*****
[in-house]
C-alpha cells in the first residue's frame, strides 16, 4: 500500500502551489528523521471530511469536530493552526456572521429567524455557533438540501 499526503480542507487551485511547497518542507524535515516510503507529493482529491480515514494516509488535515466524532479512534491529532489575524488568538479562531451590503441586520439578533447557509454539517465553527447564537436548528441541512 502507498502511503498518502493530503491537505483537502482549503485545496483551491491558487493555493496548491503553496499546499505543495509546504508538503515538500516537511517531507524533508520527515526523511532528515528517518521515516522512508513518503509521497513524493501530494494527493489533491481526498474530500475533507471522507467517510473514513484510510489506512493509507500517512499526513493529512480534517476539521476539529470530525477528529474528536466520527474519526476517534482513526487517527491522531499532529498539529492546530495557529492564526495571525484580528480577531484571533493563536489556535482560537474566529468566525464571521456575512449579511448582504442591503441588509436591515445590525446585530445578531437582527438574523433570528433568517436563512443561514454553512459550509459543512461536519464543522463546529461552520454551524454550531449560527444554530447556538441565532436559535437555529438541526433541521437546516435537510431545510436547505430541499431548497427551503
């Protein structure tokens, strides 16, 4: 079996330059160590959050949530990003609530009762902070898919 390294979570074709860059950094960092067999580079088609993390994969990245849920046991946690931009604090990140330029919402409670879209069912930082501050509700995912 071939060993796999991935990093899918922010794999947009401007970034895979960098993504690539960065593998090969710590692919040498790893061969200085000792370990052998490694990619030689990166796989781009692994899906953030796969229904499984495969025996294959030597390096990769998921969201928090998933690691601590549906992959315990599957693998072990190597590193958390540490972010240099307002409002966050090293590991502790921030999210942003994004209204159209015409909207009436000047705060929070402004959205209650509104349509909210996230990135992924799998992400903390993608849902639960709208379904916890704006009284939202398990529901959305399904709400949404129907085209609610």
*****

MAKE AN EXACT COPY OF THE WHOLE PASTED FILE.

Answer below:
[in-house]
C-alpha cells in the first residue's frame, strides 16, 4: 500500500502551489528523521471530511469536530493552526456572521429567524455557533438540501 499526503480542507487551485511547497518542507524535515516510503507529493482529491480515514494516509488535515466524532479512534491529532489575524488568538479562531451590503441586520439578533447557509454539517465553527447564537436548528441541512 502507498502511503498518502493530503491537505483537502482549503485545496483551491491558487493555493496548491503553496499546499505543495509546504508538503515538500516537511517531507524533508520527515526523511532528515528517518521515516522512508513518503509521497513524493501530494494527493489533491481526498474530500475533507471522507467517510473514513484510510489506512493509507500517512499526513493529512480534517476539521476539529470530525477528529474528536466520527474519526476517534482513526487517527491522531499532529498539529492546530495557529492564526495571525484580528480577531484571533493563536489556535482560537474566529468566525464571521456575512449579511448582504442591503441588509436591515445590525446585530445578531437582527438574523433570528433568517436563512443561514454553512459550509459543512461536519464543522463546529461552520454551524454550531449560527444554530447556538441565532436559535437555529438541526433541521437546516435537510431545510436547505430541499431548497427551503
């Protein structure tokens, strides 16, 4: 079996330059160590959050949530990003609530009762902070898919 390294979570074709860059950094960092067999580079088609993390994969990245849920046991946690931009604090990140330029919402409670879209069912930082501050509700995912 071939060993796999991935990093899918922010794999947009401007970034895979960098993504690539960065593998090969710590692919040498790893061969200085000792370990052998490694990619030689990166796989781009692994899906953030796969229904499984495969025996294959030597390096990769998921969201928090998933690691601590549906992959315990599957693998072990190597590193958390540490972010240099307002409002966050090293590991502790921030999210942003994004209204159209015409909207009436000047705060929070402004959205209650509104349509909210996230990135992924799998992400903390993608849902639960709208379904916890704006009284939202398990529901959305399904709400949404129907085209609610």